• Have other avenues been exhausted?
  • Is payment lawful?
  • Is there any other compelling reason not to pay?
  • Does the payment require consent of the insurer, vendor, an executive of the insured, or any other party?

Moreover, the LMA guidance explicitly defines threat intelligence-based steps that the insured must carry out before conducting any payment to a ransomware actor, which include:

  • block chain analysis, including searches on relevant cryptocurrency wallet IDs and addresses, and exchanges;
  • threat intelligence, including searches related to tactics, techniques and procedures (TTPs), unique threat actor identifiers, ransomware variant names and malware campaigns; and
  • verification that the cybercriminal is real and credible, based on analysis that should include historical data or other warning signs.

Intelligence is clearly integral to a ransomware response in those cases where the organisation wants to seek coverage and reimbursement under a cyber insurance policy.

Another reactive scenario is one in which the forensics team locates an indicator of compromise for which it wants further intelligence gathering, for example, the discovery of a suspicious IP address, username or file cache, or maybe content from a phishing campaign that granted network access. A threat intelligence team should understand the holistic environment and provide insight into the attack details to aid the response.

Proactive: understand the organisation and the enemy

Proactive threat intelligence seeks what is unknown. In the initial stage of the threat intelligence cycle, goals are established and critical assets identified. Organisations that run a proactive threat intelligence programme conduct ongoing investigation into potential entry points, or vulnerabilities, across people, process and technology. This goes beyond automated scans conducted by threat hunting technologies and adds an important dimension: the expertise of human threat-hunters and analysts. With this intelligence, businesses can make better decisions about where to apply resources to address the most imminent threats. No organisation can take every security measure against every potential threat, thus proactive threat intelligence identifies worst case scenarios and strategically plans to manage and mitigate the risk of attack.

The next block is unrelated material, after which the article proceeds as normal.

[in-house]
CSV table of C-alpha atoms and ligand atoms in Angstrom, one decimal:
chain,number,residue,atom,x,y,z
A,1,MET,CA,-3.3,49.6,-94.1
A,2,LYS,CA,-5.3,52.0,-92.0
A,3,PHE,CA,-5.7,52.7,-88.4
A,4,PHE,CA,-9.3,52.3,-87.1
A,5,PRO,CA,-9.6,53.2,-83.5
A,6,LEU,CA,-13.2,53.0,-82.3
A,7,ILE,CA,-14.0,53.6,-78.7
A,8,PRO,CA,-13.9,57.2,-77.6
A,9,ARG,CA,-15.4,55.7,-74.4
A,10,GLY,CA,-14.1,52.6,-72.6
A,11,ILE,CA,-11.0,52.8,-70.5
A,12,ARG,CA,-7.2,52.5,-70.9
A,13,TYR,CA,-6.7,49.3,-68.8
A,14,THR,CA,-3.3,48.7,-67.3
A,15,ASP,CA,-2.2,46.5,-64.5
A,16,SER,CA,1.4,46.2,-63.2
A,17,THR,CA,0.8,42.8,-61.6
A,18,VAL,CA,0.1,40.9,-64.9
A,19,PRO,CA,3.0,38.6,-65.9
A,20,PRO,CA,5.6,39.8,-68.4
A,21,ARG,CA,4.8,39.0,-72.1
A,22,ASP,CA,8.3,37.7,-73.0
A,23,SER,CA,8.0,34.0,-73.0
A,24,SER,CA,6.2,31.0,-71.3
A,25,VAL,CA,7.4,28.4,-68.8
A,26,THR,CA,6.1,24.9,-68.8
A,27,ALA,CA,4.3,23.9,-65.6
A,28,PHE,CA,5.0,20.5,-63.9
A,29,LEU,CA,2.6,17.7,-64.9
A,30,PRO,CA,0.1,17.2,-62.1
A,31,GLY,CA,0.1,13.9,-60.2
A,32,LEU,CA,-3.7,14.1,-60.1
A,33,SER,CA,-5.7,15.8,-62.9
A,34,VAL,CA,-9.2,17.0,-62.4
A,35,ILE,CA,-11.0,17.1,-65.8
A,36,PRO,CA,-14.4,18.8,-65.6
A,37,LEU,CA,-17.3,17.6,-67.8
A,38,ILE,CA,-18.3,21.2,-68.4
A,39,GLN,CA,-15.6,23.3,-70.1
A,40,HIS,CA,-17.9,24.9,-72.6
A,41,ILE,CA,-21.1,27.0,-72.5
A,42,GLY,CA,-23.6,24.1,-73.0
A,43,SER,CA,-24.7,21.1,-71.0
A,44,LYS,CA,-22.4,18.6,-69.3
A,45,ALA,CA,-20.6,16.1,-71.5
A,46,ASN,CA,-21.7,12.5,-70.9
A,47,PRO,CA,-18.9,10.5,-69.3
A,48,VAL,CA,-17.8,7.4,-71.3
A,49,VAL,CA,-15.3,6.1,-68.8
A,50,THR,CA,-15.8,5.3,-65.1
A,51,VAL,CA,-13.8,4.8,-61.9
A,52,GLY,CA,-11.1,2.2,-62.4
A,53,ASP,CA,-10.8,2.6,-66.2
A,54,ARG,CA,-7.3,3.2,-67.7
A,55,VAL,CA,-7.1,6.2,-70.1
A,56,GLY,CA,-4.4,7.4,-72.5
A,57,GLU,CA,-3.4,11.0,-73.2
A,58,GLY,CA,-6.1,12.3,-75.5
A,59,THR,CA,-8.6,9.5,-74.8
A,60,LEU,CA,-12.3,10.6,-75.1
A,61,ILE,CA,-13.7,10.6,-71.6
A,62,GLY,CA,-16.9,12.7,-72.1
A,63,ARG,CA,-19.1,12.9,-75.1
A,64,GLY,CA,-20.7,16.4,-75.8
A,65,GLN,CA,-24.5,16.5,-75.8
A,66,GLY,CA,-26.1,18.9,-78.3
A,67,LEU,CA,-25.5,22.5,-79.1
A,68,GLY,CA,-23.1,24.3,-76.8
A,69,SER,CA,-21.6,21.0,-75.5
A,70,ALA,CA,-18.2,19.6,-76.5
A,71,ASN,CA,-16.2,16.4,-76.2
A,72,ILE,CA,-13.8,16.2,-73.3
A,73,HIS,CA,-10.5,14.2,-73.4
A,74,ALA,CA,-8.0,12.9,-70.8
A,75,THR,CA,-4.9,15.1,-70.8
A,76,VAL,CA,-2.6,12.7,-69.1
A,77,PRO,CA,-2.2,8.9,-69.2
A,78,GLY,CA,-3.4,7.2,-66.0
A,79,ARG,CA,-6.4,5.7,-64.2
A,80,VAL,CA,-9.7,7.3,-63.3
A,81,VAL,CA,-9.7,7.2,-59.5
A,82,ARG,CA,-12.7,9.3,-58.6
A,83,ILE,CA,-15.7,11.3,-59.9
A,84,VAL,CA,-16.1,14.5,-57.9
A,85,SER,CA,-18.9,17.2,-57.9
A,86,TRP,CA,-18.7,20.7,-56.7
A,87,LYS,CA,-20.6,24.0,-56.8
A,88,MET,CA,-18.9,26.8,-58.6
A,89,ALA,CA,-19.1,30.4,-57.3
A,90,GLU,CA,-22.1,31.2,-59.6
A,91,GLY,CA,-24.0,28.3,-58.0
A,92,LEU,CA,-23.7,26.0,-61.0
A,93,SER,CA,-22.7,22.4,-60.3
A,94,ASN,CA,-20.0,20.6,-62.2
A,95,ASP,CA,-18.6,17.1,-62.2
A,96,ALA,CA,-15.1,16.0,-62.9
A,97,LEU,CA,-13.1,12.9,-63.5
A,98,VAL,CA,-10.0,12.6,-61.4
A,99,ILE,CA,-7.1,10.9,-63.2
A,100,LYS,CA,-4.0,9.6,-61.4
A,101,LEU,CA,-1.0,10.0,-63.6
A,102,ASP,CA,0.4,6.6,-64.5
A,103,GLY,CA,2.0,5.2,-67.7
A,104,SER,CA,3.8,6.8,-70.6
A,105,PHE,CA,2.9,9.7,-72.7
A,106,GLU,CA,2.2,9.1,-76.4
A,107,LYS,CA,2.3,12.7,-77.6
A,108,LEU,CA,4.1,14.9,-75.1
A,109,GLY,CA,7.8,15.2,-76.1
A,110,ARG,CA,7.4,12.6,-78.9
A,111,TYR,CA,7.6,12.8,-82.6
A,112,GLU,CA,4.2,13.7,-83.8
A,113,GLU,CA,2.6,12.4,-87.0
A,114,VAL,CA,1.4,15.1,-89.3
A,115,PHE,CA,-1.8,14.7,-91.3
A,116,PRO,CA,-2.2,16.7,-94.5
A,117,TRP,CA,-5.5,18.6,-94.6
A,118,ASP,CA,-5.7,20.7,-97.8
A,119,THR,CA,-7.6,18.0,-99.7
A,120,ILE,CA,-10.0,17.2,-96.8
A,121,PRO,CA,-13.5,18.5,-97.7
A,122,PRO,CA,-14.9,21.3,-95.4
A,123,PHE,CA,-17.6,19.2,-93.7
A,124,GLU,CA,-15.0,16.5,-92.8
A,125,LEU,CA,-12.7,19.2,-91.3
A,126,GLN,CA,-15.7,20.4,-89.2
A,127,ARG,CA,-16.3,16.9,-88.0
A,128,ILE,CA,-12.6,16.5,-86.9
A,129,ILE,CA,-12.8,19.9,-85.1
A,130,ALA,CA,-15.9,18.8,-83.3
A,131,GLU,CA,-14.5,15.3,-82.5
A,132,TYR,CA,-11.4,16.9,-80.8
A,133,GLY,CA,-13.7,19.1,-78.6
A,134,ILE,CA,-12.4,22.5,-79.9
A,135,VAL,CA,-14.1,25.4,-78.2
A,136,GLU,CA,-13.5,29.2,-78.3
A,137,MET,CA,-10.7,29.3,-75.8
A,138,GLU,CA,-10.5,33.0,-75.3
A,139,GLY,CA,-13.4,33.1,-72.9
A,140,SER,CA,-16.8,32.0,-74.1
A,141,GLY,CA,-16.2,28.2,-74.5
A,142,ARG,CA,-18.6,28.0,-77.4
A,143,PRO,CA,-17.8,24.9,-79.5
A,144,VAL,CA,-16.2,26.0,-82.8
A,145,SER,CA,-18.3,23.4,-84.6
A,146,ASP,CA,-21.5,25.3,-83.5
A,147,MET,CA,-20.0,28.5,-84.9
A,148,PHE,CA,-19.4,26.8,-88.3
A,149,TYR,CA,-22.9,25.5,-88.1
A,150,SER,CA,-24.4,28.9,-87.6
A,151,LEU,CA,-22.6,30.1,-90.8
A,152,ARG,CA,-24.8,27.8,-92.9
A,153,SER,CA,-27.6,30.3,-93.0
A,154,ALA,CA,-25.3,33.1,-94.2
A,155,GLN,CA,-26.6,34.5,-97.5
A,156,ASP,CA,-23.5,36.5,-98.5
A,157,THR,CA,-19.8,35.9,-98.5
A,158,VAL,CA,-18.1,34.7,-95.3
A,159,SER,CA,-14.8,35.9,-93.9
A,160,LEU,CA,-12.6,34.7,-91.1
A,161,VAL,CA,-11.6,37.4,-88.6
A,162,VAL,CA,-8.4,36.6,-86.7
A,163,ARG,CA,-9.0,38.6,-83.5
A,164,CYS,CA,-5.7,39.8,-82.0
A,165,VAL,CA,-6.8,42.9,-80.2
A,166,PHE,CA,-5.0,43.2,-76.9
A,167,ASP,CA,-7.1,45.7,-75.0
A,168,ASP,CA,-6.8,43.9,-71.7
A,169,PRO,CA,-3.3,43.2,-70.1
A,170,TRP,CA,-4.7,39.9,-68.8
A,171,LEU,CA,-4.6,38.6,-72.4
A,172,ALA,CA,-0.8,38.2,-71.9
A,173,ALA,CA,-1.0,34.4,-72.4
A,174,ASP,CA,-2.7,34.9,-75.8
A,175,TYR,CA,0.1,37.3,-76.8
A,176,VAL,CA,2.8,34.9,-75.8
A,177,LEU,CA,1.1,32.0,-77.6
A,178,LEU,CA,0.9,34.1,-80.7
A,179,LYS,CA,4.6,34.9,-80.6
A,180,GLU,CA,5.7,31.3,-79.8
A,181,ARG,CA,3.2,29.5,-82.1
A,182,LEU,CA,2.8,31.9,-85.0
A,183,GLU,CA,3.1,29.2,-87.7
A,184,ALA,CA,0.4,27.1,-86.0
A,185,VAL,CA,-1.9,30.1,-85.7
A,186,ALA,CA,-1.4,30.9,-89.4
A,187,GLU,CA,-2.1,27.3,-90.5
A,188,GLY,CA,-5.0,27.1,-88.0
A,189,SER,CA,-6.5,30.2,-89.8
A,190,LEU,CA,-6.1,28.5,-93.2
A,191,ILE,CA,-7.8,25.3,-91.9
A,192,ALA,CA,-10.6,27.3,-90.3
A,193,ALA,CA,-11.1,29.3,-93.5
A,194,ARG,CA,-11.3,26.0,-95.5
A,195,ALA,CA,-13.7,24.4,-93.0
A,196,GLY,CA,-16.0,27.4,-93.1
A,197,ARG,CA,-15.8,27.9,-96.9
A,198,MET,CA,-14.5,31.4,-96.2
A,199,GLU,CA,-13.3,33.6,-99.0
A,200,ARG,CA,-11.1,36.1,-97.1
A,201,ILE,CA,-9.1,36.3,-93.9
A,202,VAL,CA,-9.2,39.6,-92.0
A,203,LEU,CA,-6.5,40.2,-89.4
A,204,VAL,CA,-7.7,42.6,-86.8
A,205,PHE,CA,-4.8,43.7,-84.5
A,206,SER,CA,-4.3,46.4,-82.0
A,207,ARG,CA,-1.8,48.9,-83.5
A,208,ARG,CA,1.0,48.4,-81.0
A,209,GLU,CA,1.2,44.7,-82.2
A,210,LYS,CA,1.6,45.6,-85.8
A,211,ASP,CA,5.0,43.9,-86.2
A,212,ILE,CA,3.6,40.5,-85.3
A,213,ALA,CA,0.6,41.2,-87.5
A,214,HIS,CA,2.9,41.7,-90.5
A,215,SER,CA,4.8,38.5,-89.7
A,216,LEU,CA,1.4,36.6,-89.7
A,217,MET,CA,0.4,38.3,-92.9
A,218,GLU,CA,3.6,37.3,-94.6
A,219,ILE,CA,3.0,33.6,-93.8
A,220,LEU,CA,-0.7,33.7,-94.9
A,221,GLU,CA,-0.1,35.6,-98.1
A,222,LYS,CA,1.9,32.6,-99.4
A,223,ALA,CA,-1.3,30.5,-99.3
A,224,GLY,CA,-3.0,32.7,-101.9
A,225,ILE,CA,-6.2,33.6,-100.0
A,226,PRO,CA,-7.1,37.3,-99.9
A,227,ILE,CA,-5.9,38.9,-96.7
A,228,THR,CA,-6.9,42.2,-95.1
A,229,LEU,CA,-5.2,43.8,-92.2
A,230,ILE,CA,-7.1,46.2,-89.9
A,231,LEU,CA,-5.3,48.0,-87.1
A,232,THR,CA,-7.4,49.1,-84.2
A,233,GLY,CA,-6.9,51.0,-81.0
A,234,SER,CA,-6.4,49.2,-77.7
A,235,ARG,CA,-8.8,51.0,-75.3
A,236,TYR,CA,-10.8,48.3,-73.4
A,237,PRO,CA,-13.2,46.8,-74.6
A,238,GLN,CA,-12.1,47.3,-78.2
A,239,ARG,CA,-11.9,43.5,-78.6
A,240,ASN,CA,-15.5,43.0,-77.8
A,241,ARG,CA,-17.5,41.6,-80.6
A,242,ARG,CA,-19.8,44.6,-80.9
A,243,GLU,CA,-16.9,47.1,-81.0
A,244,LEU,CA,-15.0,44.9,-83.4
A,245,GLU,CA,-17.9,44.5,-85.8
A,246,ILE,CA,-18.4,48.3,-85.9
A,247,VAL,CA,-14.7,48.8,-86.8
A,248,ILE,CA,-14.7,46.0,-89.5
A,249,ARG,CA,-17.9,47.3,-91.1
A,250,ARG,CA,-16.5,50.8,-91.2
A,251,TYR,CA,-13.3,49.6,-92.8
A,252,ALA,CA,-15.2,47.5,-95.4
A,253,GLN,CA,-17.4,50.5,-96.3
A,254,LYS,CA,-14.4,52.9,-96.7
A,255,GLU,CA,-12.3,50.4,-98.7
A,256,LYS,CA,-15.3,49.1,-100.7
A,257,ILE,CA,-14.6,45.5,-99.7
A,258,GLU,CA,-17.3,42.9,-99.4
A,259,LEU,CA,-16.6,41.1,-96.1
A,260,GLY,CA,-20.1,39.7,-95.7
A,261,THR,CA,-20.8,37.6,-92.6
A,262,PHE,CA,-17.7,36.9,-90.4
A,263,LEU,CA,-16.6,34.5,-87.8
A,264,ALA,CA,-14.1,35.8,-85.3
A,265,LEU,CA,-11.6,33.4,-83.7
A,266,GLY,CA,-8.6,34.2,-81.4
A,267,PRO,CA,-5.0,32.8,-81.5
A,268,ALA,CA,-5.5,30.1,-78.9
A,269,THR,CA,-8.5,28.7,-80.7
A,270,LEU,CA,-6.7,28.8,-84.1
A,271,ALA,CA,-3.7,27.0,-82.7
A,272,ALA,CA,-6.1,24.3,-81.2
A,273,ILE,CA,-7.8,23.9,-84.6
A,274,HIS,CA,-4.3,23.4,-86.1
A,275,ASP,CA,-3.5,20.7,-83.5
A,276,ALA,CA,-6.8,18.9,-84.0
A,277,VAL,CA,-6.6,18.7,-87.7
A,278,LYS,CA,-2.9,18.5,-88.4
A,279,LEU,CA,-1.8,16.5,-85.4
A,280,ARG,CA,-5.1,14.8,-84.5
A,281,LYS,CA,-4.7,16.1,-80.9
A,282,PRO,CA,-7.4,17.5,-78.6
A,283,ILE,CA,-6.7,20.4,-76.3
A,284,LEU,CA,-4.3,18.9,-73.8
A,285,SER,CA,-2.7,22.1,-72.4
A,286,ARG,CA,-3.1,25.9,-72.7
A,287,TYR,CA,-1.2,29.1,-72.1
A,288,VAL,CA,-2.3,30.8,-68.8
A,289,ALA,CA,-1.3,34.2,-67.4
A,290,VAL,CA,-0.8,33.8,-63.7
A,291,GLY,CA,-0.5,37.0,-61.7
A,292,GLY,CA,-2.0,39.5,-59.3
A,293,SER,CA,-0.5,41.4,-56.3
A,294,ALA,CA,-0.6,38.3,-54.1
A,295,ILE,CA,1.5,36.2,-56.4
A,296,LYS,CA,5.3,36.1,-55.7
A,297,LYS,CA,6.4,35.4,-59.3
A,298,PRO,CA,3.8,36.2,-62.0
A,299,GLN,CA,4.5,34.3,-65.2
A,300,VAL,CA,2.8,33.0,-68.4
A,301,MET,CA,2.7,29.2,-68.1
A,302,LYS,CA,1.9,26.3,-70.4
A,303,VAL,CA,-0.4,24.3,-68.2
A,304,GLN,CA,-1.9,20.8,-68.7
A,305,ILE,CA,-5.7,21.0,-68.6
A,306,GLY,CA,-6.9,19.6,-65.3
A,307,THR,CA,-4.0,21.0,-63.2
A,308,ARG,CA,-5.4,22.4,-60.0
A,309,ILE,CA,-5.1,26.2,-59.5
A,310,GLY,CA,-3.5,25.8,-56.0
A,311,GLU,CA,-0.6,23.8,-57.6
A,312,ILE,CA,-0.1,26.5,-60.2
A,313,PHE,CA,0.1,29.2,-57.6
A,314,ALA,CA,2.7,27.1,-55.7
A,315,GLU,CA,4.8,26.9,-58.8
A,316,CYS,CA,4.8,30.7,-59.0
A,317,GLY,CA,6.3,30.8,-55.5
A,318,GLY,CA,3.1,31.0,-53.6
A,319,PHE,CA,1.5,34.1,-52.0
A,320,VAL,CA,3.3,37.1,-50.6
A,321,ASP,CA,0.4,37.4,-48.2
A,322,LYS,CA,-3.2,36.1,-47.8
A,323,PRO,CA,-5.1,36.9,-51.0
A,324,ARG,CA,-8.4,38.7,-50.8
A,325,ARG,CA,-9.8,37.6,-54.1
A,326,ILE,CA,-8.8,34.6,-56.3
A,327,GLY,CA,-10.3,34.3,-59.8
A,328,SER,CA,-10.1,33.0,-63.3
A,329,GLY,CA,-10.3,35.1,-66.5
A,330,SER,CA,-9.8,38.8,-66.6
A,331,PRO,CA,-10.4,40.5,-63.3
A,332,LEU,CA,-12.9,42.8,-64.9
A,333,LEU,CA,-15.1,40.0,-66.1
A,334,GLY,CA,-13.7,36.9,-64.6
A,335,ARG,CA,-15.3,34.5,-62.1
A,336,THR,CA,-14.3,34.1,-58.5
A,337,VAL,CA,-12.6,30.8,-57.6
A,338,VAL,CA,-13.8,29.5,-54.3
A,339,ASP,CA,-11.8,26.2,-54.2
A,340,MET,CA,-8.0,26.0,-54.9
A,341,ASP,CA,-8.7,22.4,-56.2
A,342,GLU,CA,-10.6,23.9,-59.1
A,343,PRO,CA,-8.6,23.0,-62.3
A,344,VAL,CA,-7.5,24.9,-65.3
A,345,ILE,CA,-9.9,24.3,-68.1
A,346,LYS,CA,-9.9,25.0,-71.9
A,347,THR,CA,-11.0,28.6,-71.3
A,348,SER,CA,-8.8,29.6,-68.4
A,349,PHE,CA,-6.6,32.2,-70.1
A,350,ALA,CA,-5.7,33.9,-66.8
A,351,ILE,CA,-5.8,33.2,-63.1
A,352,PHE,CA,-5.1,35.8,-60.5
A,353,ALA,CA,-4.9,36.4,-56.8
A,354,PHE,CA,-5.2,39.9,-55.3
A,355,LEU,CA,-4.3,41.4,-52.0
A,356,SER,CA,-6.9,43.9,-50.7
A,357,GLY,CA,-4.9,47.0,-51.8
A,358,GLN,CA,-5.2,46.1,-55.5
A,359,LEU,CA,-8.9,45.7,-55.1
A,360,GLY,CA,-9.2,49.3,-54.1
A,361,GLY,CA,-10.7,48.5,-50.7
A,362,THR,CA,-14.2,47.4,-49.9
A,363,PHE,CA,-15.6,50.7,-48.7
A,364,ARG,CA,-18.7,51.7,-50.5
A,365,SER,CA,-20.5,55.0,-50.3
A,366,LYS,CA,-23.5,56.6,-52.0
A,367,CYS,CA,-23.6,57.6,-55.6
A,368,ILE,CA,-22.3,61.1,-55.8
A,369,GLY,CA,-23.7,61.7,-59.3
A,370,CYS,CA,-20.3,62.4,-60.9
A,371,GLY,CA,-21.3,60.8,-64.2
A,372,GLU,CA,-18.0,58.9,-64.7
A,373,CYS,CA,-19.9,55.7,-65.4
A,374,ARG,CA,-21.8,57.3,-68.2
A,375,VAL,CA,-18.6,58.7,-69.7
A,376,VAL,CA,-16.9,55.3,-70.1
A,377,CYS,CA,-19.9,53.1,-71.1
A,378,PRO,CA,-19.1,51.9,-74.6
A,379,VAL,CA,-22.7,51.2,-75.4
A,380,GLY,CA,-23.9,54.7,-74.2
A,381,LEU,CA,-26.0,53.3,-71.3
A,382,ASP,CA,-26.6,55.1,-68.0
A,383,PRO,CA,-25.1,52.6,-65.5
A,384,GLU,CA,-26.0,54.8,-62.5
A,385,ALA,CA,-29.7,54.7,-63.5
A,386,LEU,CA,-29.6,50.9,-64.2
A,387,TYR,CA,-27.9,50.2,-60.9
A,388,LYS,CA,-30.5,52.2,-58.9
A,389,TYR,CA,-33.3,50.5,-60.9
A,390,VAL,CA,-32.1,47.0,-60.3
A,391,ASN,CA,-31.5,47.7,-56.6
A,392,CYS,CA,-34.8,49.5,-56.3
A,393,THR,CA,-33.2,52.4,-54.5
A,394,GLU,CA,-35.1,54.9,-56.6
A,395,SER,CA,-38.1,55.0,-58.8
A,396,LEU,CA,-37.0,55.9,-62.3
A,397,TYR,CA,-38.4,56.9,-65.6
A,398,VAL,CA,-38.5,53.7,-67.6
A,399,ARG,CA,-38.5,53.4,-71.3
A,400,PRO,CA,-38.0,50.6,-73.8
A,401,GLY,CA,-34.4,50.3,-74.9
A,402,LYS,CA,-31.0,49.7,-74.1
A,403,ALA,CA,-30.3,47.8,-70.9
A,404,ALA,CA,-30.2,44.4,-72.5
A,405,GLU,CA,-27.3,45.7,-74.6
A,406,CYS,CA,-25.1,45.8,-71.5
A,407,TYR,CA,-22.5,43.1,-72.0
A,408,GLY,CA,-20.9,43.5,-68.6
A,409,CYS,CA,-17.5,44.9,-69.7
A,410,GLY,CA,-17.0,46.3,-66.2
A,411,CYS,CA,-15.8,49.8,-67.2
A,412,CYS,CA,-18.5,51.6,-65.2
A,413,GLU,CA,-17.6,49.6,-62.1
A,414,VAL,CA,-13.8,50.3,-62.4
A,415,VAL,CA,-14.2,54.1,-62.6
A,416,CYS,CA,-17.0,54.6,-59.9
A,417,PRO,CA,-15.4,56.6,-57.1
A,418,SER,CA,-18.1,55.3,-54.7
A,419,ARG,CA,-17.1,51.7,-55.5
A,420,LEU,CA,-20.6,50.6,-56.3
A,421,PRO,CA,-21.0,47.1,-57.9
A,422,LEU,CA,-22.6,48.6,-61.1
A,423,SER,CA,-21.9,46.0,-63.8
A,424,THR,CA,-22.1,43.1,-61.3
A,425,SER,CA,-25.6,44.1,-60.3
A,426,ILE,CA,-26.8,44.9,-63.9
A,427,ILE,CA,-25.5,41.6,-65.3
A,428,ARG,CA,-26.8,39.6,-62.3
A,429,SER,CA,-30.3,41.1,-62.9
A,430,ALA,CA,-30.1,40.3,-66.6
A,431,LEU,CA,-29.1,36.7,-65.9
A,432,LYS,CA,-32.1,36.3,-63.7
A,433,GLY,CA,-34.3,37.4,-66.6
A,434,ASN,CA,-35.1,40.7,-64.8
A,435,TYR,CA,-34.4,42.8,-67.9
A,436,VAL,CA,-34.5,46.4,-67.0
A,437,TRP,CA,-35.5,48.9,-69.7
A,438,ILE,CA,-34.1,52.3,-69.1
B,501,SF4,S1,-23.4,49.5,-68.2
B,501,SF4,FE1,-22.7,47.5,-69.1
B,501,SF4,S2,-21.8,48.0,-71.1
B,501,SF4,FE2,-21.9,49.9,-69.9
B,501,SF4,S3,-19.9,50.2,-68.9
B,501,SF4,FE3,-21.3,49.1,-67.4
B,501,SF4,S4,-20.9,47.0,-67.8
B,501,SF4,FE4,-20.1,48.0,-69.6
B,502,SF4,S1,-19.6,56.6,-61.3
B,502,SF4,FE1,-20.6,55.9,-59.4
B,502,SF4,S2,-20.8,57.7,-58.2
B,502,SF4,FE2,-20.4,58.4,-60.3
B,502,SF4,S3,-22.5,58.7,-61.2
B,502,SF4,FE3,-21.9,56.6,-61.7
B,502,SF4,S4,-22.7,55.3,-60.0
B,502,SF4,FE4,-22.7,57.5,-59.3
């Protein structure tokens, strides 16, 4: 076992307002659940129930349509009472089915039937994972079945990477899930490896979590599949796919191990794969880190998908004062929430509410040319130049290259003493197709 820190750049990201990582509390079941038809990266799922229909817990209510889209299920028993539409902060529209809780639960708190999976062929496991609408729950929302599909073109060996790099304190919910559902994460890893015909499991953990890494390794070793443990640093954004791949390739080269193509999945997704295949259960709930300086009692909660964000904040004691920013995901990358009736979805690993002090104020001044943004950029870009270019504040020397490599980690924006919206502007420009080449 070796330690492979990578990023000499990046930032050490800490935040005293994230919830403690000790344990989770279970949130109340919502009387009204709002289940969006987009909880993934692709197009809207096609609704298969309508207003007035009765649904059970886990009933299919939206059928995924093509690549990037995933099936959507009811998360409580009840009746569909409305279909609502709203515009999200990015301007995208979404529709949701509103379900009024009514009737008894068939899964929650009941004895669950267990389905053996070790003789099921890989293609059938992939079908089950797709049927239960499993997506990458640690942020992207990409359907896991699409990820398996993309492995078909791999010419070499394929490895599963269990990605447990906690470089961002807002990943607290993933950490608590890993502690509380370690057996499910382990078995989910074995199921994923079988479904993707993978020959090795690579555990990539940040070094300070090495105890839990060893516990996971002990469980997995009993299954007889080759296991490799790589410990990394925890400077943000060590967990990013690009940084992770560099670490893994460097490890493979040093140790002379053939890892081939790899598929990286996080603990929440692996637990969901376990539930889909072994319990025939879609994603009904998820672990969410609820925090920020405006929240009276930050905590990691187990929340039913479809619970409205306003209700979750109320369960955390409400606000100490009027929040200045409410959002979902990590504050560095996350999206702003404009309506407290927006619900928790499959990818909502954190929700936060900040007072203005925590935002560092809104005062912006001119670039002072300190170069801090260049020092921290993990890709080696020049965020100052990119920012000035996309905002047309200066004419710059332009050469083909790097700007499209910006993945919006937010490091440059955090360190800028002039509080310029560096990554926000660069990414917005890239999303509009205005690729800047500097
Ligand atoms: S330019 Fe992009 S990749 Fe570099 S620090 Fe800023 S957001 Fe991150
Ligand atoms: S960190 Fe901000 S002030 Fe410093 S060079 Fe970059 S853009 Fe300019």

Criminal actors might be in an organisation weeks, months or even years prior to being detected. To give an example, Citrix initially disclosed in March 2019 that malicious hackers were inside its networks for five months, taking personal and financial data on company employees, contractors, interns, job candidates and their dependents. Shortly after, a cybersecurity company presented intelligence that Iranian hackers were responsible, had been in Citrix’s network for years, and had offloaded terabytes of data.[21] This example highlights the benefit of running a cyclical and proactive threat intelligence programme, which is, moreover, in line with the recent ISO framework amendments in which ISO 27002 defines guidance for a strategic, operational, and tactical cyberthreat intelligence programme.